Rays, Padres and Nationals go trade crazy, swap Wil Myers and 10 other players
TB, SD and WAS go trade crazy, swap 11 players
On the heels of a Winter Meetings that had so much player movement it felt more like a fantasy draft than a baseball conference, most people assumed that the big moves would be over for a while. After all, weren't teams ready to hunker down and host holiday cookie swaps instead of blockbuster deals until the new year?
Apparently not. As MLB.com's Corey Brock reported, the Rays, Padres, and Nationals played 52 card pickup with their rosters and sent 11 players around.
Though the clubs have yet to confirm, here is who each team will receive with their original team in parenthesis:
Wil Myers, OF (TB)
Ryan Hanigan, C (TB)
Gerardo Reyes, RHP (TB)
Jose Castillo, LHP (TB)
Steven Souza, OF (WSH)
Rene Rivera, C (SD)
Jake Bauers, 1B (SD)
Burch Smith, RHP (SD)
Travis Ott, LHP (WSH)
Joe Ross, RHP (SD)
Player to be named (Trea Turner, SS) (SD)
It's the largest trade of players since Nov. 19, 2012, when the Blue Jays and Marlins swapped Jose Reyes, Mark Buehrle, Henderson Alvarez and 9 other players.
But these trades have nothing on the largest one in Major League history. For that, we'd have to go back to 1954 when the Yankees and Orioles combined to trade a whopping 17 players.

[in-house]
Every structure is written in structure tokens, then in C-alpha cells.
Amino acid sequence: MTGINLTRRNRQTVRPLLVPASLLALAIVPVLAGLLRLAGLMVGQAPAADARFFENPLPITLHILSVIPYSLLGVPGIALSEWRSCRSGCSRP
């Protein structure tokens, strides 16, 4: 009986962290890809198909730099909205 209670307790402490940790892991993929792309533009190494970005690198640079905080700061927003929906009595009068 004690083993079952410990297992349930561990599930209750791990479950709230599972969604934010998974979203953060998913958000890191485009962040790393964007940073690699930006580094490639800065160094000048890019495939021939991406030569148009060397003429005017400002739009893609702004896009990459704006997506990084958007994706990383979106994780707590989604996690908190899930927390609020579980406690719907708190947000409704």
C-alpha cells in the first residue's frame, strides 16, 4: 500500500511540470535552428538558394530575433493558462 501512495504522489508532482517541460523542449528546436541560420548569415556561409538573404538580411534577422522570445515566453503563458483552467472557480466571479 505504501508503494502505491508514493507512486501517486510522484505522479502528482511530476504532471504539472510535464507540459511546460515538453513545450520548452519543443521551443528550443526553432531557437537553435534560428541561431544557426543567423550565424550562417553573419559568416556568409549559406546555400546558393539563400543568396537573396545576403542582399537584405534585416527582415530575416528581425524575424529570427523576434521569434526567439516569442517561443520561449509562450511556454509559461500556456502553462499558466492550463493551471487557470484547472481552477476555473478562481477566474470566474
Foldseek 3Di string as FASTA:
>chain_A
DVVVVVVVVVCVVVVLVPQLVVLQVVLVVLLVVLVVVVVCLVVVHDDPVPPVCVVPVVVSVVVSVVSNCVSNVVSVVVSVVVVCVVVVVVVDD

After the Yankees had missed the playoffs in 1954 despite winning 103 games, and with an aging rotation and shortstop in Phil Rizzuto, they were looking to upgrade.
Meanwhile, the Orioles were looking to improve the offense and fill their Minor League coffers after their second consecutive 100 loss season. O's GM Paul Richards said that the deal "might put us two years ahead on our farm system. Think how long it would take for our farm system to come up with five young players like we're getting."
Here's how the complete trade went down:
Don Larsen (RHP)
Bob Turley (RHP)
Billy Hunter (SS)
Mike Blyzka (RHP)
Darrell Johnson (C)
Jim Fridley (LF)
Dick Kryhoski (1B)
Harry Byrd (RHP)
Jim McDonald (RHP)
Willy Miranda (SS)
Hal Smith (C)
Gus Triandos (1B)
Gene Woodling (LF)
Bill Miller (LHP)
Kal Segrist (2B/3B/1B)
Don Leppert (2B)
Theodore Del Guercio (OF)
The Yankees came out ahead in this one. Turley won 17 games with a 3.06 ERA in '55 before taking home the Cy Young in '58 and Larsen had one pretty good start that you may remember:
Unfortunately for the Orioles, not much panned out beyond Triandos. While the first baseman hit 130 home runs, attended three All-Star Games, and wracked up 12.9 rWAR in his time with the O's, the rest of the haul combined for -2.1 rWAR. While the Orioles wouldn't post a winning record until '60, the Yankees would go on to win two of the next four World Series.
As for Larsen, he was included in another notable trade. On Dec. 11, 1959, he was traded in a package of players to the Kansas City Athletics for future home run champ, Roger Maris.